01.Call for compensation
The stranding of Air Australia passengers is just the latest example of the need for a built-in passenger safety net in the airline industry and a travel industry ombudsman to make sure it works - something CHOICE called for in a submission to government in April last year.
Few experiences in the consumer marketplace are less pleasant that showing up at the airport and finding out you’re going nowhere.
And it’s one that has become more common and more disruptive, as Qantas passengers around the world discovered last year.
What CHOICE is calling for
We laid out a clear case for a compensation scheme including insolvency protection, but Air Australia passengers will have no such support.
Airlines in the UK, for example, charge a small levy on airline tickets to be used to help travellers stranded by airline failures. Australia’s take on this, the Travel Compensation Fund, only covers travel agent collapses, not airlines.
This latest incident has left about 4000 passengers with nowhere to go and, in many cases, no way to get their money back.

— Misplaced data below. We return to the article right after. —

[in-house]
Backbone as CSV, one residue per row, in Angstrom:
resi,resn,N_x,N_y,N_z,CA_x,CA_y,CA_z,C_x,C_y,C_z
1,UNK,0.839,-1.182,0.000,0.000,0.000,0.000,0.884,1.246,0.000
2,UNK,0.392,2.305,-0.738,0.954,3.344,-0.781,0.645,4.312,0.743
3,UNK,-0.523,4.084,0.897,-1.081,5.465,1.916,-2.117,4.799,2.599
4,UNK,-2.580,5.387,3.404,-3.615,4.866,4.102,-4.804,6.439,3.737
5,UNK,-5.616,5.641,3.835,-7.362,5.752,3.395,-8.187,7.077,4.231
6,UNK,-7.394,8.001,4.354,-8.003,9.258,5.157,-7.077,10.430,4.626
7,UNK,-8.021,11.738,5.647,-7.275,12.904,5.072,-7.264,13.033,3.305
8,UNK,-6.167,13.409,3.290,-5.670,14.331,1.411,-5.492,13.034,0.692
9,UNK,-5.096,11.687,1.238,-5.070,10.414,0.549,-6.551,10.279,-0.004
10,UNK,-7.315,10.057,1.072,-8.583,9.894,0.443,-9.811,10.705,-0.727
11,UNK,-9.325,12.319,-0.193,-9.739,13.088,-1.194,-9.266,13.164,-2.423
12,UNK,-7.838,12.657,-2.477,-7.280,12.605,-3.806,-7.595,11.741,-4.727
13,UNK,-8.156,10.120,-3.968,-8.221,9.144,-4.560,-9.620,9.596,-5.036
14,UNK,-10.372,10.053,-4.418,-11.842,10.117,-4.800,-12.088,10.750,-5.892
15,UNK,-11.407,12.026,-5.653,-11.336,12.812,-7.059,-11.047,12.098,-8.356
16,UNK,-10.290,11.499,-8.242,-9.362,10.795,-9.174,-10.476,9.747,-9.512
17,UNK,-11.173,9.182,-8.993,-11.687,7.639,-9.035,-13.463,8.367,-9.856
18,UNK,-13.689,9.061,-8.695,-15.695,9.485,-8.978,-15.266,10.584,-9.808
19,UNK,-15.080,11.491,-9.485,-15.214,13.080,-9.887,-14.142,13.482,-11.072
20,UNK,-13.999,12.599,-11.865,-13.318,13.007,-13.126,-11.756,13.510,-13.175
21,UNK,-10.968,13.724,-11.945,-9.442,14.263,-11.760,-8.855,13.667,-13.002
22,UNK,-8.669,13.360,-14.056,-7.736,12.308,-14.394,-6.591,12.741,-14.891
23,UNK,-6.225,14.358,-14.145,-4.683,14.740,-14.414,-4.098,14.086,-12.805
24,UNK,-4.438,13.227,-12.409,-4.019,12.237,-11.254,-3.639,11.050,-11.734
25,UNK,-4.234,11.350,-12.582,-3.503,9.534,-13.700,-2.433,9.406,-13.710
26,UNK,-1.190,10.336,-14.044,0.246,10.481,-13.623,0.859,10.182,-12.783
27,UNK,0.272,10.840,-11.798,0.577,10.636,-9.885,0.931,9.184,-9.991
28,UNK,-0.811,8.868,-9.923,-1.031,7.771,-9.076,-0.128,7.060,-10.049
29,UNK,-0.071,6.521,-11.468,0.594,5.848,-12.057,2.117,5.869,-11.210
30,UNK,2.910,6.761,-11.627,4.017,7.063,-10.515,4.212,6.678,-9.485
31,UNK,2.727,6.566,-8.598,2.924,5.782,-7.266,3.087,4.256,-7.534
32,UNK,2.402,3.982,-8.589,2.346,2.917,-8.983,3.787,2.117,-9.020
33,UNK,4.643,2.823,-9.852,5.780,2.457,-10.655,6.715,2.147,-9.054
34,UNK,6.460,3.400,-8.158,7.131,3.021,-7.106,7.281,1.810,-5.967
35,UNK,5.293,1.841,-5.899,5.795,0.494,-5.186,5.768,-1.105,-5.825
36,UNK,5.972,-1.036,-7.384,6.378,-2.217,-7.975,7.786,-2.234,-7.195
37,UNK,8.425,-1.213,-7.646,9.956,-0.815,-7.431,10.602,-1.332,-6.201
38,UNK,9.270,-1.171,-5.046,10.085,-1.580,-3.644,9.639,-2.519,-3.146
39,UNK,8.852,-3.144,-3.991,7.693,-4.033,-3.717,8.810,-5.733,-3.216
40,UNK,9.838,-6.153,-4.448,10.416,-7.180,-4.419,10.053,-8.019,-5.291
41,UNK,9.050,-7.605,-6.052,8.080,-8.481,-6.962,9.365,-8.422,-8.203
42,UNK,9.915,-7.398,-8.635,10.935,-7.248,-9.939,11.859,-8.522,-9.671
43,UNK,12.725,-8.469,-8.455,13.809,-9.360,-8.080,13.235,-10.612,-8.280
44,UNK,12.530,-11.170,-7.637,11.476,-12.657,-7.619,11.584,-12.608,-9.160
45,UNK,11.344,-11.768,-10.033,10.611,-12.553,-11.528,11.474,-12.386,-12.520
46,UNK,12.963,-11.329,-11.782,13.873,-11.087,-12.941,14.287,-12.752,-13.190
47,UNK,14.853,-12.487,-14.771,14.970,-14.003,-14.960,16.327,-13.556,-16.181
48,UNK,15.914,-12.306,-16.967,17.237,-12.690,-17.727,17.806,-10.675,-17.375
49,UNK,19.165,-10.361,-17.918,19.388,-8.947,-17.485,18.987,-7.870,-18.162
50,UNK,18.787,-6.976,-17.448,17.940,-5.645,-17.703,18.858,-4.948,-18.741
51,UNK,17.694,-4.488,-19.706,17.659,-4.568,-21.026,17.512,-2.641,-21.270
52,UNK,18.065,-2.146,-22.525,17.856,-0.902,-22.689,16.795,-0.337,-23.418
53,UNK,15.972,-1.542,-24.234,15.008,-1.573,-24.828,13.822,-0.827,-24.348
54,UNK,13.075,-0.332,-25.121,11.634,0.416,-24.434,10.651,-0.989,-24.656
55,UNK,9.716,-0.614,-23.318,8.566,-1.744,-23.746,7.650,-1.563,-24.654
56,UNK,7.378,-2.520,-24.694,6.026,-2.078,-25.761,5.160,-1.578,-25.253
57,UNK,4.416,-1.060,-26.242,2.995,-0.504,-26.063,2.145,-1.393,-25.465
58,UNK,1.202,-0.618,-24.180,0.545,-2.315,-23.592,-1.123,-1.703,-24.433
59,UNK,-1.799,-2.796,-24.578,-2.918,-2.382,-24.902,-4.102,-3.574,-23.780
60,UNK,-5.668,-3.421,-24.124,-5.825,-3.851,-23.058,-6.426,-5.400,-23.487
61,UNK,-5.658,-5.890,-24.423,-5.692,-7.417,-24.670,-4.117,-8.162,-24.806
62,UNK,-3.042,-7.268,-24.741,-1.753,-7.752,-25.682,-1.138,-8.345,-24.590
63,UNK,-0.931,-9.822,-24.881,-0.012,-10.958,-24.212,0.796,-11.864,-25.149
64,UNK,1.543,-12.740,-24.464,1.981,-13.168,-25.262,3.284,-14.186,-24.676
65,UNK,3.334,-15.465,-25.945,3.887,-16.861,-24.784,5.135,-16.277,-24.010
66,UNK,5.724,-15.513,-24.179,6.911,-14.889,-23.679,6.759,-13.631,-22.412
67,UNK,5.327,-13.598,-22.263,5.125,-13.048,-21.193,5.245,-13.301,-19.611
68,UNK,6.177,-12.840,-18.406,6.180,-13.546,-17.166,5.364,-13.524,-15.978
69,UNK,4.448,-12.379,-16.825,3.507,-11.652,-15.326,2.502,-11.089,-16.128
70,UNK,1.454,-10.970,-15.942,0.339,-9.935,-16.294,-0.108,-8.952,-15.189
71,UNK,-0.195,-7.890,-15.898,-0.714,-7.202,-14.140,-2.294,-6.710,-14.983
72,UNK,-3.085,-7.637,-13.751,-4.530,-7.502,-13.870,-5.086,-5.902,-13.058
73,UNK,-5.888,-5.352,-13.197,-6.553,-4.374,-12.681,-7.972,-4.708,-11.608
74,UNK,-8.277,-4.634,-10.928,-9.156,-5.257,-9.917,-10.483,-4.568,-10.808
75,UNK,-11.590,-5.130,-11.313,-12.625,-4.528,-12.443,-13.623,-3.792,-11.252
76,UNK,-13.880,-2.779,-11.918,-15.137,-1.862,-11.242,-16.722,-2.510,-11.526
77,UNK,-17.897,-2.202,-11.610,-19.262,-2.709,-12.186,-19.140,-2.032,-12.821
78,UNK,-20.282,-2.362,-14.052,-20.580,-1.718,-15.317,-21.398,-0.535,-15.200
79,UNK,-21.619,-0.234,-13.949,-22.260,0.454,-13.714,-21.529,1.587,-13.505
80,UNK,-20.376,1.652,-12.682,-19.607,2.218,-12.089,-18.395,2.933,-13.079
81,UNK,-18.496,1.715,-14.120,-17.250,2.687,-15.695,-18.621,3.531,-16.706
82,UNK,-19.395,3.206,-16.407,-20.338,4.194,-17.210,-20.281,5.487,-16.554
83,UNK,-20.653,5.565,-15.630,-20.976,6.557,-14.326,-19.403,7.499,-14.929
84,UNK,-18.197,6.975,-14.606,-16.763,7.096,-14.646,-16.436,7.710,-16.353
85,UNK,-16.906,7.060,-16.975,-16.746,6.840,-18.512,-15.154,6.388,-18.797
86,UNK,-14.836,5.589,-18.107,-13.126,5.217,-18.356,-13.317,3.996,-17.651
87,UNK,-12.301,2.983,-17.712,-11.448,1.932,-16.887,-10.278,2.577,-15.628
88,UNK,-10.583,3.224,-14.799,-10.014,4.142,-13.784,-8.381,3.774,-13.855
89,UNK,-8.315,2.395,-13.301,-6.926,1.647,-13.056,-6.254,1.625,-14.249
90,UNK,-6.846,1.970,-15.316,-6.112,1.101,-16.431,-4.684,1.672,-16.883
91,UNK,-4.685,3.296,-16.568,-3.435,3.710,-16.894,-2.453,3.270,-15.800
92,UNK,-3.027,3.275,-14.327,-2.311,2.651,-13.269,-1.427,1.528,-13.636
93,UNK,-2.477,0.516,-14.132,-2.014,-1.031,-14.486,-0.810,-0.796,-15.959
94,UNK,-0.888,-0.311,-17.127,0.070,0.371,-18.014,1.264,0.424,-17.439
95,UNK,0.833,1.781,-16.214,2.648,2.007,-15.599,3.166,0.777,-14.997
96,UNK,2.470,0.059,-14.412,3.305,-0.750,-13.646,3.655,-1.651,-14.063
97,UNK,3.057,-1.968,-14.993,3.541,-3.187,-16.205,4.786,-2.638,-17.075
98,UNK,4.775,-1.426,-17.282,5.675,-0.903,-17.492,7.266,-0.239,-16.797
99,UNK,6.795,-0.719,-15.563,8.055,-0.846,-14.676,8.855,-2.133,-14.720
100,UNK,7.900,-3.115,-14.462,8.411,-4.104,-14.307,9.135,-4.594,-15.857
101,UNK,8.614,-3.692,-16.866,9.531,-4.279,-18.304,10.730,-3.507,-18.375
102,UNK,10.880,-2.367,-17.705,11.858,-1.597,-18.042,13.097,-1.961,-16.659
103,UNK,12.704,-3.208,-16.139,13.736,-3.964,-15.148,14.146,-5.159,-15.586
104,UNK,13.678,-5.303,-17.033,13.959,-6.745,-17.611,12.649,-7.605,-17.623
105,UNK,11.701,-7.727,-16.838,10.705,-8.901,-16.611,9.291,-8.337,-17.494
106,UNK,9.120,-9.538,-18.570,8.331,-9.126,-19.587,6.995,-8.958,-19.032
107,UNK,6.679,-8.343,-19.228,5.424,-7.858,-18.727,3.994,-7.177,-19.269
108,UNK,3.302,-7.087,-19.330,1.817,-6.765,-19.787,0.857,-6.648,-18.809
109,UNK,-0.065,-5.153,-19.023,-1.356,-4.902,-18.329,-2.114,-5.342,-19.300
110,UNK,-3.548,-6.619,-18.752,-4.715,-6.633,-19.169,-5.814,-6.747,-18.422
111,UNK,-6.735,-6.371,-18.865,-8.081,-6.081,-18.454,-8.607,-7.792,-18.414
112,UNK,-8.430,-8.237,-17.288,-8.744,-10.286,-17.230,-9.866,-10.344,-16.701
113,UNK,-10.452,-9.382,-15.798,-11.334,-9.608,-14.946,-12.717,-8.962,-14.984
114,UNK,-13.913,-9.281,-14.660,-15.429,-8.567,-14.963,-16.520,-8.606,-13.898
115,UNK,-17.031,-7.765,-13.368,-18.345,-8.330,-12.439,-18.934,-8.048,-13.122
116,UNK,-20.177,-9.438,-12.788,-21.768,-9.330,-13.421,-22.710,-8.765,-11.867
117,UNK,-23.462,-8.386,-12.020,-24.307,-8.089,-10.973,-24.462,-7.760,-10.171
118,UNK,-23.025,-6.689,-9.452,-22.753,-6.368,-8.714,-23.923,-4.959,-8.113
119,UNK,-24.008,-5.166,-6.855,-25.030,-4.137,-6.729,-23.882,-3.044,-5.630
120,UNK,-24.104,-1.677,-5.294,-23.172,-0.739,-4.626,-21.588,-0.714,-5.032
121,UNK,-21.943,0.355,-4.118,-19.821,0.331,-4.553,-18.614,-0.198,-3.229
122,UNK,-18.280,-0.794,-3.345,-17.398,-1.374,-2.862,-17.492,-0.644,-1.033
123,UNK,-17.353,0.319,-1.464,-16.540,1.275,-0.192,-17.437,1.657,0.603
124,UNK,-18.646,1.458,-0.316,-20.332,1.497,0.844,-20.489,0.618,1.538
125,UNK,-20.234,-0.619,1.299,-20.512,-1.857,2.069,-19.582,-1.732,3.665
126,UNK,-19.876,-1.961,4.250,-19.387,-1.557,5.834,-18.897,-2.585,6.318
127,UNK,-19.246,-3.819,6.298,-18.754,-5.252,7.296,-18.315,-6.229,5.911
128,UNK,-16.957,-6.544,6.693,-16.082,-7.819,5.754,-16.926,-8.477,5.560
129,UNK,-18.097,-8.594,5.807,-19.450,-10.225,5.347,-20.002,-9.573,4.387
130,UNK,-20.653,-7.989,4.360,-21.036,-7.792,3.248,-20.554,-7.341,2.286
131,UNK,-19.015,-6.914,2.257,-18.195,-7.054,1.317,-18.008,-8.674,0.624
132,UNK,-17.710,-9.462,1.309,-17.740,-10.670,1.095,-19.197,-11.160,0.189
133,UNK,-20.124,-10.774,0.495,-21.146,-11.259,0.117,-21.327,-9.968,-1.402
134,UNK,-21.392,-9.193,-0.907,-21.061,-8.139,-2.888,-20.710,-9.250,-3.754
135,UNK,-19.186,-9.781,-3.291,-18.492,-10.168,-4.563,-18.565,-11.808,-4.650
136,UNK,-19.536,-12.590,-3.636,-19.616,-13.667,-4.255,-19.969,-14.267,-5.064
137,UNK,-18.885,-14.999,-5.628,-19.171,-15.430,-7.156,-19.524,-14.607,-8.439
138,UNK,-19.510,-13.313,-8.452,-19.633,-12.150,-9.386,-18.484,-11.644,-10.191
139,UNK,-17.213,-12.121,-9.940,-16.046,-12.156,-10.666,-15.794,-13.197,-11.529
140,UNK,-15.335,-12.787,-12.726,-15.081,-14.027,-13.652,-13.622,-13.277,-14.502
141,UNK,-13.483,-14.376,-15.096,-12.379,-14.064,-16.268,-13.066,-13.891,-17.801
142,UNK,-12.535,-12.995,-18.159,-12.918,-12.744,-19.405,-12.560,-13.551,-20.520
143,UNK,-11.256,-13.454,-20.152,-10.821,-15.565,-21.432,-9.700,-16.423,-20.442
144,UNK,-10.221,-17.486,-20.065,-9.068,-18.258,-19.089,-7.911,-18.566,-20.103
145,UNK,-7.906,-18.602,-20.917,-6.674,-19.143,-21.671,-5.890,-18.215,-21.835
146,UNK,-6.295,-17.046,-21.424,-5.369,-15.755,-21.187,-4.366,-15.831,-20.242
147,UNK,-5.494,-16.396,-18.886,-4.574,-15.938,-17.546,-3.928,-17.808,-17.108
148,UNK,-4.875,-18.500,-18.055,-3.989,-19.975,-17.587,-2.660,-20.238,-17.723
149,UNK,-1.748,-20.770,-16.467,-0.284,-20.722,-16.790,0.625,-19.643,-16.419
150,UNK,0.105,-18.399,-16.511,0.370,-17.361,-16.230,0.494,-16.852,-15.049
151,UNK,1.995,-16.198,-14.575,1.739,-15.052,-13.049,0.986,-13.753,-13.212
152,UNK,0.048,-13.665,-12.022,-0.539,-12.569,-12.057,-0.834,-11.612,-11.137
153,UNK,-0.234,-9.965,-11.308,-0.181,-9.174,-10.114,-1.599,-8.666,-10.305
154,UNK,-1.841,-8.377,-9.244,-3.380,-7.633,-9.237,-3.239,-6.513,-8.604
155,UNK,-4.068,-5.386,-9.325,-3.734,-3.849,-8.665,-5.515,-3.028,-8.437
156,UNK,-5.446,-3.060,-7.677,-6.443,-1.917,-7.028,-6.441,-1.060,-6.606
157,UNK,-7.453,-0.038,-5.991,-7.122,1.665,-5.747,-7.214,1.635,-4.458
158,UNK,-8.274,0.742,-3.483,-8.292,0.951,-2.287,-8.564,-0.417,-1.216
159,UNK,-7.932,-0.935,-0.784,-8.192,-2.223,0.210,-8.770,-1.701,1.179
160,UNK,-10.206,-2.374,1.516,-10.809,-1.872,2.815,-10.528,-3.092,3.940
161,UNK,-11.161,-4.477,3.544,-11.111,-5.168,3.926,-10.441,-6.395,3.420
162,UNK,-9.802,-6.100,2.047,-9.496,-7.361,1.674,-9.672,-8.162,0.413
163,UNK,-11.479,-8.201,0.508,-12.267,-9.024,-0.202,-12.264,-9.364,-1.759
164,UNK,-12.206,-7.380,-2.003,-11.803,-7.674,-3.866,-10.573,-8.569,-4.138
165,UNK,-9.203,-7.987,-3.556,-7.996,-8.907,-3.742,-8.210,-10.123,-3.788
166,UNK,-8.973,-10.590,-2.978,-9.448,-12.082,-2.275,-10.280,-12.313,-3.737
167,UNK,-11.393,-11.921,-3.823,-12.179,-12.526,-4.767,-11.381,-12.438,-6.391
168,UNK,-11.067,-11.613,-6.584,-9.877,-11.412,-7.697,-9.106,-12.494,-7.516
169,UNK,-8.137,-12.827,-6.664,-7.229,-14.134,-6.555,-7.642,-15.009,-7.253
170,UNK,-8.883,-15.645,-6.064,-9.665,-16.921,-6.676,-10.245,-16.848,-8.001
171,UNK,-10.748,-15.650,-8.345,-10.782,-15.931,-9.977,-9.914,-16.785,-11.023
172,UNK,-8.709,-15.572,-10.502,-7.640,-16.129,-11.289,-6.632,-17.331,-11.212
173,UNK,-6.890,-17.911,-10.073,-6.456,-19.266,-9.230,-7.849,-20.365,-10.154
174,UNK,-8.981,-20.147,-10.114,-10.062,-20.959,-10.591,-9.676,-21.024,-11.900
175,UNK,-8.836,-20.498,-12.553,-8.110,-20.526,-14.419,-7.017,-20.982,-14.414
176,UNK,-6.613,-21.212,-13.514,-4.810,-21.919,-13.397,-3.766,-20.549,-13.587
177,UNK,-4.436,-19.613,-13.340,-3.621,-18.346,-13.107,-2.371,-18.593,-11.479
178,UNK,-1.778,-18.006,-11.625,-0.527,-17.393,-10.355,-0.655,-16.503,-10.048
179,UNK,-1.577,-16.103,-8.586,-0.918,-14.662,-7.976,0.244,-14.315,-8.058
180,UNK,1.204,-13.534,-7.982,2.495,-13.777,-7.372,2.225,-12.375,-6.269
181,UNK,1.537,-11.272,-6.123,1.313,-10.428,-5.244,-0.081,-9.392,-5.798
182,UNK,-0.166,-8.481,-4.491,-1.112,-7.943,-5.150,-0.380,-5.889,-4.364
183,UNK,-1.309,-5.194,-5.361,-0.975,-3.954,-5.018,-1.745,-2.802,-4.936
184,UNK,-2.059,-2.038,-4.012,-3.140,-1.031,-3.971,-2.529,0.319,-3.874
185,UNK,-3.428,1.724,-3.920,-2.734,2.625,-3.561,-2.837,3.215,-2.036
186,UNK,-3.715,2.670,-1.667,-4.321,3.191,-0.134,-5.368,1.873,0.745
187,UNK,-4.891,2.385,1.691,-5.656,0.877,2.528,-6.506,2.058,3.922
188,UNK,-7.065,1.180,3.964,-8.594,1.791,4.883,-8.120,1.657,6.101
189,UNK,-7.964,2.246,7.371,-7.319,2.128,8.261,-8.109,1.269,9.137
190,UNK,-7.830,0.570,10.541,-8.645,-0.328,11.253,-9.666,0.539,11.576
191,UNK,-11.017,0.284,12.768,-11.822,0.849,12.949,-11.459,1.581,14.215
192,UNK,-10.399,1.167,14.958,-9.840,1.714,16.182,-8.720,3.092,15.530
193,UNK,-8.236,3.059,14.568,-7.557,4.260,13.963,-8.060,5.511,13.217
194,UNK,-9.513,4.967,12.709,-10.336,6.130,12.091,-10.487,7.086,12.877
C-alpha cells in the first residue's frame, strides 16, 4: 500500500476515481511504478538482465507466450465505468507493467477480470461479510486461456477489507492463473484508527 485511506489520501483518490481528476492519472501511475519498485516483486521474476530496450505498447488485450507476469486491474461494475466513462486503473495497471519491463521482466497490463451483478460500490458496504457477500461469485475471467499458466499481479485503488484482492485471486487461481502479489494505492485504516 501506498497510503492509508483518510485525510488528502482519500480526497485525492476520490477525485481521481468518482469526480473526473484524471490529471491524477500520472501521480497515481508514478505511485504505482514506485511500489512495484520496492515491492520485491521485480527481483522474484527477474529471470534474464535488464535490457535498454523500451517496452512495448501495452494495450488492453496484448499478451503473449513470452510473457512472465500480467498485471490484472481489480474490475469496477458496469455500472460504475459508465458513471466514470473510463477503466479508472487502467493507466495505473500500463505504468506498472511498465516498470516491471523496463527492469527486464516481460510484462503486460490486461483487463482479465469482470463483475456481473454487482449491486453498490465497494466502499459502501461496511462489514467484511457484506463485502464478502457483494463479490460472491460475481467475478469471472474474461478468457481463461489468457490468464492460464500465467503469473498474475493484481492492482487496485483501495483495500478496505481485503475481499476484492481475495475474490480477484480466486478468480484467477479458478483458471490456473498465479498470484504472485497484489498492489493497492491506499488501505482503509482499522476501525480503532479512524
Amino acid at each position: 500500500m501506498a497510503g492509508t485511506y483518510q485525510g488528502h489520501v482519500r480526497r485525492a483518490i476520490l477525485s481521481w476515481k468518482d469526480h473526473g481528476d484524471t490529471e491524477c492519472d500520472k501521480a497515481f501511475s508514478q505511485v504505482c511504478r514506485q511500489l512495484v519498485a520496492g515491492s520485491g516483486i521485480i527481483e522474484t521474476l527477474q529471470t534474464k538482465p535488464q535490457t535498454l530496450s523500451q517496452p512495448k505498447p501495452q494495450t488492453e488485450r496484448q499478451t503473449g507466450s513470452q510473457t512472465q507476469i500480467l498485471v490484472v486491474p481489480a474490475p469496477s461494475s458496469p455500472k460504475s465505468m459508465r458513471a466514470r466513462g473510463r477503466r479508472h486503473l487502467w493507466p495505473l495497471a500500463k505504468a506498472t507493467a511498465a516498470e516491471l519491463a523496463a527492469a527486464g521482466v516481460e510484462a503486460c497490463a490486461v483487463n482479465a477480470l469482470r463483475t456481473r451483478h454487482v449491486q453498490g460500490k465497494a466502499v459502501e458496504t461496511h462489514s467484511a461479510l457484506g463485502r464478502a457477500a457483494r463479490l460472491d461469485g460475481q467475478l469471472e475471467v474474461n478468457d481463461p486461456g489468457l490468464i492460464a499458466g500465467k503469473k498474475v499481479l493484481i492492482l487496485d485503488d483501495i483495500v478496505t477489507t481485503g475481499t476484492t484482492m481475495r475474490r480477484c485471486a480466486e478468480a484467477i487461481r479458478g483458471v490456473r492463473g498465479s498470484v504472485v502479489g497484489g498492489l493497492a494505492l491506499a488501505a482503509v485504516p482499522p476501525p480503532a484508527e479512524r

As Air Australia said in a statement: “Unfortunately if you paid by cash, it is likely you will not be entitled to a refund unless you took out insurance and that insurance covers an event of insolvency.” Unfortunately, many travel insurance policies don’t cover such events.
As we pointed out in our submission, existing protections like credit card chargeback, insurance or Australian Consumer Law fall woefully short of protecting consumers in the increasingly unpredictable air travel market.
Air Australia (known as Strategic Airlines until a name change in November last year) says it is “highly unlikely there will be any flights in the short to medium term”. If affected you can contact the company at 135 320 or email.
The defunct carrier says “we will answer your questions as soon as possible but please understand we have a backlog of questions already”.
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